Formal FtrCops training ceased at 1 R&CS Clinton during late 1962. Air Women of WDs (Women’s Division) as they were sometimes known, composed the majority of trades persons in the FCO trade, were excluded from further employment as such at the same time – 1962, and by the summer of 1963 the trade was entirely male. Training recommenced for FCOs at RCAF Station Lac St. Denis in 1965. Staff arrived in July of that year and the first serial graduated in October or November 1965. The school again closed in 1968 for approximately one year – reopening in 1969. FtrCops were by this time known as AD Techs. On 1 April 1976 the School moved from Lac St. Denis to CFS Falconbridge, where the first serial graduated the first females since 1963.

The "Pointy End" or so CWO "Sam" Card (Ret) called them at the School in North Bay, was, by this time conducting the AWC Basic Course and the TQ-5A (171) Course. The Detachment at Falconbridge was responsible for the TQ-3 and the AJO/RCT/EWDM/RC courses and by our own admission, was known as the Sharp End of AWC&CS. With the advent of formalized TQ-4 training, the Detachment at CFS Falconbridge was responsible for the formulation and distribution of TQ-4 Examinations, initially on a quarterly and eventually semi-annually basis to LRRs, which when complete were to forward exams to the Detachment for correction and tabulation. The reason the TQ-4 was instituted was because of the varied knowledge levels of personnel reporting in to the TQ-5A Course.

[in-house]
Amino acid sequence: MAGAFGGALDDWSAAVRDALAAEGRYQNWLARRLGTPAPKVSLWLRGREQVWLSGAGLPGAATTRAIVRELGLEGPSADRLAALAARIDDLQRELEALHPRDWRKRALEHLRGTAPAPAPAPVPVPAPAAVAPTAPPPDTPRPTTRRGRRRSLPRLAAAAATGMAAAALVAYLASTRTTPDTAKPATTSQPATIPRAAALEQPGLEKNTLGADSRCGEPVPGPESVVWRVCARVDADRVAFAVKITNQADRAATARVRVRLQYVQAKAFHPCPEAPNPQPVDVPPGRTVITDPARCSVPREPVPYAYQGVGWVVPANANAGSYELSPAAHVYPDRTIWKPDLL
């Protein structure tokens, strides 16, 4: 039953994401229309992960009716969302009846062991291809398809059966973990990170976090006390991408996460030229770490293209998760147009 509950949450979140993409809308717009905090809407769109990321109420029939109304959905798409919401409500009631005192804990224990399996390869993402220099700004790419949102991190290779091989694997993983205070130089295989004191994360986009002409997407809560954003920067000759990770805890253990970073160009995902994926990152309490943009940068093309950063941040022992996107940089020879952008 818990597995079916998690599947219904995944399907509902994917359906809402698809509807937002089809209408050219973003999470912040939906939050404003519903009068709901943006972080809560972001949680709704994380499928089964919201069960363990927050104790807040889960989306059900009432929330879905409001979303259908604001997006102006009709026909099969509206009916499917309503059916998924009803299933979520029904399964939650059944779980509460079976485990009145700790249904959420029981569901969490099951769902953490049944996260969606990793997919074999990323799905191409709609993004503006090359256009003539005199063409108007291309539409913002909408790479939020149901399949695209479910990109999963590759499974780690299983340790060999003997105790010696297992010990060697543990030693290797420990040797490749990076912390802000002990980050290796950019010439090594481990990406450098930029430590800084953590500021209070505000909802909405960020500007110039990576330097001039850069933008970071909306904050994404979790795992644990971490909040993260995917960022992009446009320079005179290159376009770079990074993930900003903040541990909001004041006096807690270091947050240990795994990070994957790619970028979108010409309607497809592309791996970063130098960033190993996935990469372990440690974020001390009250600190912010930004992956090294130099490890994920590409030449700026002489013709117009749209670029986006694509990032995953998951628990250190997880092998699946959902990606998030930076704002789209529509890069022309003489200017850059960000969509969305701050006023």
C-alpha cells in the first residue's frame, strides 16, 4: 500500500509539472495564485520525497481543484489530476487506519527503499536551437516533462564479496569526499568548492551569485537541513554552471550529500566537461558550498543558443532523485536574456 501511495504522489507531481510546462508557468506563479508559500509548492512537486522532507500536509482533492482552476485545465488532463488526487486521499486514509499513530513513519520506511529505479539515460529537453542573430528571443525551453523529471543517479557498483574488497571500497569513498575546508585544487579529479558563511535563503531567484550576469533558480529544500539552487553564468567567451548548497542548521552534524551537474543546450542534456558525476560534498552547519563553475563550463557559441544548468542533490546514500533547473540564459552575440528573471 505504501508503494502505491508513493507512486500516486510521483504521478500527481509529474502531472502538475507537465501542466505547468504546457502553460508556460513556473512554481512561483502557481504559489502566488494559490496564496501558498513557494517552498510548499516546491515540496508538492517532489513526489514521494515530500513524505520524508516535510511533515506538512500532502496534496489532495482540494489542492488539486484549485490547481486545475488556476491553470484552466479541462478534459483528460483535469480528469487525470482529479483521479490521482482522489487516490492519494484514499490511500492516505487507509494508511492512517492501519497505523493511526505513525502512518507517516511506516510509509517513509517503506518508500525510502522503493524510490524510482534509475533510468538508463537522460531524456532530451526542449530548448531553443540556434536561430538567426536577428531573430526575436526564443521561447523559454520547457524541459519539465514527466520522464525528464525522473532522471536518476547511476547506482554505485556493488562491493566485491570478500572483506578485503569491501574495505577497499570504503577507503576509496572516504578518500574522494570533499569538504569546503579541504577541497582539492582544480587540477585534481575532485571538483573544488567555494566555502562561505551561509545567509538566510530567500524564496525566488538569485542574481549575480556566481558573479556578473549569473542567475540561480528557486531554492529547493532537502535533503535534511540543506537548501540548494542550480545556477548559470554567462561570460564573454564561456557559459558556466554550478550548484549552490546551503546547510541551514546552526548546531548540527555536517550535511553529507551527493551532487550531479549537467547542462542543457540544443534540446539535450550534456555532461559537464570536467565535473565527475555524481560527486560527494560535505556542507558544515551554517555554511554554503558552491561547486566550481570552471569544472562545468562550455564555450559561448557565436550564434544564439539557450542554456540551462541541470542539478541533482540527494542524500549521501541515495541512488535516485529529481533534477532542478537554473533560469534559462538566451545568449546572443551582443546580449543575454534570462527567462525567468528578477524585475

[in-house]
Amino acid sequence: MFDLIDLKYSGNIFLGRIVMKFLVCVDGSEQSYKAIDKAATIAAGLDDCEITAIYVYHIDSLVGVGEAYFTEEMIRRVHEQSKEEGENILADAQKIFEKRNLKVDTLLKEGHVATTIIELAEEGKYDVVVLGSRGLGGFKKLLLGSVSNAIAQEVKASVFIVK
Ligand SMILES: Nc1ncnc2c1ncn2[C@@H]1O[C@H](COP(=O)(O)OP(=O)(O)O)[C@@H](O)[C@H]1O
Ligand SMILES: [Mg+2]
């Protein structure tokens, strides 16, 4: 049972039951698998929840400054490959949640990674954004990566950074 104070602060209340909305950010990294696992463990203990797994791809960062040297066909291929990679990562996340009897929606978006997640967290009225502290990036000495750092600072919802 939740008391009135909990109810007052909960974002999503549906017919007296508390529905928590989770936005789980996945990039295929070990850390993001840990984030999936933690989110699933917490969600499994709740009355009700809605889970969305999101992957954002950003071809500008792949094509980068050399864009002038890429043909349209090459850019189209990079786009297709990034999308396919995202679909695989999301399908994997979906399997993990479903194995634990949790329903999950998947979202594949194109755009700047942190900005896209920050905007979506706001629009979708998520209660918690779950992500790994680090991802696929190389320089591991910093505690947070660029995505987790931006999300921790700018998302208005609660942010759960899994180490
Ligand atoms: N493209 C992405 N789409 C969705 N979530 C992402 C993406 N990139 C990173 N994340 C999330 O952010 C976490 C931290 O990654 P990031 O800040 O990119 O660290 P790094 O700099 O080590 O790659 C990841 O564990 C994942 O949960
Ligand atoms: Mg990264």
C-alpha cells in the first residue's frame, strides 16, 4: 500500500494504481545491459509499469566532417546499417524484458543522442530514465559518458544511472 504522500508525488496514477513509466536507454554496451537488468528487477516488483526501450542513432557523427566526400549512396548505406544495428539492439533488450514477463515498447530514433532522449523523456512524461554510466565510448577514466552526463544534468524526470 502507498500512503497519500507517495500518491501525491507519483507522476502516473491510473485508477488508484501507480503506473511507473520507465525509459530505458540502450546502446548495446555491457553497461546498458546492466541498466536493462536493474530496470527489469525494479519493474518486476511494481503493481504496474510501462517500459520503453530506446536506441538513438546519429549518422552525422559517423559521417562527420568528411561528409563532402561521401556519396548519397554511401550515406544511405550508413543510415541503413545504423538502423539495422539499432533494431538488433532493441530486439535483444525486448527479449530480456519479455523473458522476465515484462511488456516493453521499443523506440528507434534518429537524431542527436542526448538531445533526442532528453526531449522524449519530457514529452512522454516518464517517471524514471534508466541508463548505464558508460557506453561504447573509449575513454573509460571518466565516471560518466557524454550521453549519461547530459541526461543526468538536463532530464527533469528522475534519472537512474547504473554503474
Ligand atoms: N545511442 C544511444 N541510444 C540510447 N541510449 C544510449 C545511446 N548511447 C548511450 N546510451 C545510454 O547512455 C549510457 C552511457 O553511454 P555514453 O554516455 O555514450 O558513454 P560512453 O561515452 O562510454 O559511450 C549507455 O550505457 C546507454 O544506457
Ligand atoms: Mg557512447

This is an extract written by WWH Brown taken from The Attention Arrow, Spring 1987.